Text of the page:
Thanks to Politico for alerting us to Monsanto’s sudden discovery:  it has just recognized—can you believe this?—that it has a public image problem.

In recent months the company has shaken up its senior public relations staff, upped its relationship with one of the nation’s largest public relations firms and helped launch a website designed to combat the fallacies surrounding genetically modified organisms.

Monsanto revealed its public image worries in its annual filing to the Securities and Exchange Commission.  The SEC requires companies to list societal factors that create risk to its profitability. Monsanto’s first three:

1.  Threats to patent rights

Efforts to protect our intellectual property rights and to defend claims against us can increase our costs and will not always succeed; any failures could adversely affect sales and profitability or restrict our ability to do business.

Intellectual property rights are crucial to our business, particularly our Seeds and Genomics segment. We endeavor to obtain and protect our intellectual property rights in jurisdictions in which our products are produced or used and in jurisdictions into which our products are imported.

2. Too much regulation

We are subject to extensive regulation affecting our seed biotechnology and agricultural products and our research and manufacturing processes, which affects our sales and profitability.

Regulatory and legislative requirements affect the development, manufacture and distribution of our products, including the testing and planting of seeds containing our biotechnology traits and the import of crops grown from those seeds, and non-compliance can harm our sales and profitability.

3. Bad public relations

The degree of public acceptance or perceived public acceptance of our biotechnology products can affect our sales and results of operations by affecting planting approvals, regulatory requirements and customer purchase decisions.

Some opponents of our technology actively raise public concern about the potential for adverse effects of our products on human or animal health, other plants and the environment. .. Public concern can affect the timing of, and whether we are able to obtain, government approvals.

Even after approvals are granted, public concern may lead to increased regulation or legislation or litigation…which could affect our sales and results of operations by affecting planting approvals, and may adversely affect sales of our products to farmers, due to their concerns about available markets for the sale of crops or other products derived from biotechnology.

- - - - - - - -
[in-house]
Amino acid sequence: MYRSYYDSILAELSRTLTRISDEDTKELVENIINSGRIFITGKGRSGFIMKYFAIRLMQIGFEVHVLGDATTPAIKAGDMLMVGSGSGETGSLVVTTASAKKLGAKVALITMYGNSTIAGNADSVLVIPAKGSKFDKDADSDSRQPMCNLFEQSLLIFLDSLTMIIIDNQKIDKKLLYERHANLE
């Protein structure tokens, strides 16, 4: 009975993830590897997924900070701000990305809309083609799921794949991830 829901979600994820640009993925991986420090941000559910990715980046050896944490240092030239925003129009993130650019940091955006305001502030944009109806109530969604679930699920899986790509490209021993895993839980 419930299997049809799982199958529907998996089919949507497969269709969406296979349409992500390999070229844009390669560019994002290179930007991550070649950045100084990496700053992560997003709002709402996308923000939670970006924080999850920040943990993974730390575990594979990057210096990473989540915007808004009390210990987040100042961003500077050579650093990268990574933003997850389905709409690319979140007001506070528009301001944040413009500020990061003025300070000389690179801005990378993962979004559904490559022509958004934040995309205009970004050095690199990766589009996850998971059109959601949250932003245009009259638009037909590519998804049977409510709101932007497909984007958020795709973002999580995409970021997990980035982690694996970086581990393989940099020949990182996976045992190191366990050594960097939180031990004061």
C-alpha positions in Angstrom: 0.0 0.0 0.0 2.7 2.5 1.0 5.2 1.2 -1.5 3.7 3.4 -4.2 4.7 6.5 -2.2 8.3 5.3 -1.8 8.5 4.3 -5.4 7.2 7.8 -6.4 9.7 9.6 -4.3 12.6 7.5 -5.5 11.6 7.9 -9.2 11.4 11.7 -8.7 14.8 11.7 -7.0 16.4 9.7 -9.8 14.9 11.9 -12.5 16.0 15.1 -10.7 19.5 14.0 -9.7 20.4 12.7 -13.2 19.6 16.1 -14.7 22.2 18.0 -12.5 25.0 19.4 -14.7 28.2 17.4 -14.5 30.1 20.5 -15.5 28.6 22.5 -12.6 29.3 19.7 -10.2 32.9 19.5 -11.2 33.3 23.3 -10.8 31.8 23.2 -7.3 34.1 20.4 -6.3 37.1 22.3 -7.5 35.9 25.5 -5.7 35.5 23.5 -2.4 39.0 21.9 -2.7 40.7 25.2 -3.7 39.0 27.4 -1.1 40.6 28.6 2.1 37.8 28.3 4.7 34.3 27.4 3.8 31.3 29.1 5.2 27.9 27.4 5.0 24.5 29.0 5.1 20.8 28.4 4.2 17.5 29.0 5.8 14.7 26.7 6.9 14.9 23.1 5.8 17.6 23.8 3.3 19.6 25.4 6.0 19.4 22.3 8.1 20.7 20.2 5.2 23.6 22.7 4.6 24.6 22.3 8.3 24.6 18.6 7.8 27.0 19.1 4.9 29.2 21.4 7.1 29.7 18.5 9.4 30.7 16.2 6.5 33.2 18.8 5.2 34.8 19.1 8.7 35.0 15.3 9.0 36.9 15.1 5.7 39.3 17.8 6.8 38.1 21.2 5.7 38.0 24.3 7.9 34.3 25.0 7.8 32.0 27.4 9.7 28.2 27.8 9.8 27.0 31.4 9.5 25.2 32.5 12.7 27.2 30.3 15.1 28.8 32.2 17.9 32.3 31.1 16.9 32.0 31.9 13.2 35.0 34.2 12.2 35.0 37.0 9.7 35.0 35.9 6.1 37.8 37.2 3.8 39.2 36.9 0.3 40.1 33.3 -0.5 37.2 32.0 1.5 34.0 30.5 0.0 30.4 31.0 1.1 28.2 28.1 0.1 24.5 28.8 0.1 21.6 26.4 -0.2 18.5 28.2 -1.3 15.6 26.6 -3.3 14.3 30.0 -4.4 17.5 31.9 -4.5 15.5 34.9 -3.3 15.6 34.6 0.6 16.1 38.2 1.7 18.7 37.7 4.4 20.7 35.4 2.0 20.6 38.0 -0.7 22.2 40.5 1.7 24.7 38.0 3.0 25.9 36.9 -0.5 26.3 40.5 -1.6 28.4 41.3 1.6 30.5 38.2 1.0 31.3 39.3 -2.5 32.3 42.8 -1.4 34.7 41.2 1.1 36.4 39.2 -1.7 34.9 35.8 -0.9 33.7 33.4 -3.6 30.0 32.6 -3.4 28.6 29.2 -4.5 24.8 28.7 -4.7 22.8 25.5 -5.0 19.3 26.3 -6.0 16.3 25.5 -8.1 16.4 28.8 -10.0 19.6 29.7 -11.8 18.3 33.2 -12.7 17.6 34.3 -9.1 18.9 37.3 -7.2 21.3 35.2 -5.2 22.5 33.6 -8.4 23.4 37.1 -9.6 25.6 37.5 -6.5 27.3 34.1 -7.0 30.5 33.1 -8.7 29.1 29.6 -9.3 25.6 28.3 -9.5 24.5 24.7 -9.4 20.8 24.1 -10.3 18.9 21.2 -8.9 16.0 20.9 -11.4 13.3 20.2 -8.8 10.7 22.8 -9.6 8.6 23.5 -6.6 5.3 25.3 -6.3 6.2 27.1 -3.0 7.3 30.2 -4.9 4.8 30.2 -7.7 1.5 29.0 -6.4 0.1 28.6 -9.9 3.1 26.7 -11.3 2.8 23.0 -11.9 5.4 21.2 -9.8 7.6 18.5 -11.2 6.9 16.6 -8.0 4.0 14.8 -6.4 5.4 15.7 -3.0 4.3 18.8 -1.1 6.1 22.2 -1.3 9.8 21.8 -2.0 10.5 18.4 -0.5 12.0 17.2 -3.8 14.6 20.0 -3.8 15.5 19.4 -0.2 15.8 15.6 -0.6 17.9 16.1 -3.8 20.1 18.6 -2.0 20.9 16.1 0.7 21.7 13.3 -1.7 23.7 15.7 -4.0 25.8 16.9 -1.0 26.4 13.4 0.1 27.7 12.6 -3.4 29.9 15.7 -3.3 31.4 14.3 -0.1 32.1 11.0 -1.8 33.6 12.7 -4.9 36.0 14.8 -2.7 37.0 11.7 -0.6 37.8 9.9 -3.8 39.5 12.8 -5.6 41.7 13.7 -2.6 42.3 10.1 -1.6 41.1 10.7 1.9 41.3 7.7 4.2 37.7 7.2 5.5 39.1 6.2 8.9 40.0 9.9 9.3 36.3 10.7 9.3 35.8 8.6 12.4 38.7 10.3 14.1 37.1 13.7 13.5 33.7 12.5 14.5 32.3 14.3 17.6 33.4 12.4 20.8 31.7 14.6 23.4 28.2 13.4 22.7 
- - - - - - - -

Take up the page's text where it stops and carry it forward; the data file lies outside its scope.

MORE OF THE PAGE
Maybe if the company was less aggressive about defending itself against risks #1 and #2, public relations would be less of an issue.

Do the close calls on labeling initiatives in California and  Washington worry Monsanto?  Of course they do.  They should.

I was on the FDA food advisory committee in 1994 and witnessed Monsanto’s aggressive opposition to labeling.

If public image is a problem for the company, it has nobody to blame but itself. 

The only surprise:  Why did public demands for labeling take so long?

Dec 2 2013

What’s up with the retraction of the Séralini feeding-GMO-corn-to-rats study?

The big news over the weekend was that the journal, Food and Chemical Toxicology, announced that it is retracting the paper it published last year by Séralini et al.

The Séralini paper claimed that feeding genetically modified corn to female rats, with or without added Roundup, caused them to develop more mammary tumors than rats that were not fed GMO corn.

As I discussed in a post at the time, I had my doubts about the scientific quality of the Séralini study.  The findings were based on a small number of animals, were not dose-dependent and failed to exclude the possibility that they could have occurred by chance.

In response to readers’ queries about my critique of the science, I added a clarification:

I very much favor research on this difficult question.   There are enough questions about this study to suggest the need for repeating it, or something like it, under carefully controlled conditions.

In science, repeating someone else’s study is common practice.  Retracting a published paper is not. The editors of Food and Chemical Technology say they are retracting the paper because its findings are inconclusive.

The low number of animals had been identified as a cause for concern during the initial review process, but the peer-review decision ultimately weighed that the work still had merit despite this limitation.  A more in-depth look at the raw data revealed that no definitive conclusions can be reached with this small sample size regarding the role of either NK603 or glyphosate in regards to overall mortality or tumor incidence. Given the known high incidence of tumors in the Sprague-Dawley rat, normal variability cannot be excluded as the cause of the higher mortality and incidence observed in the treated groups.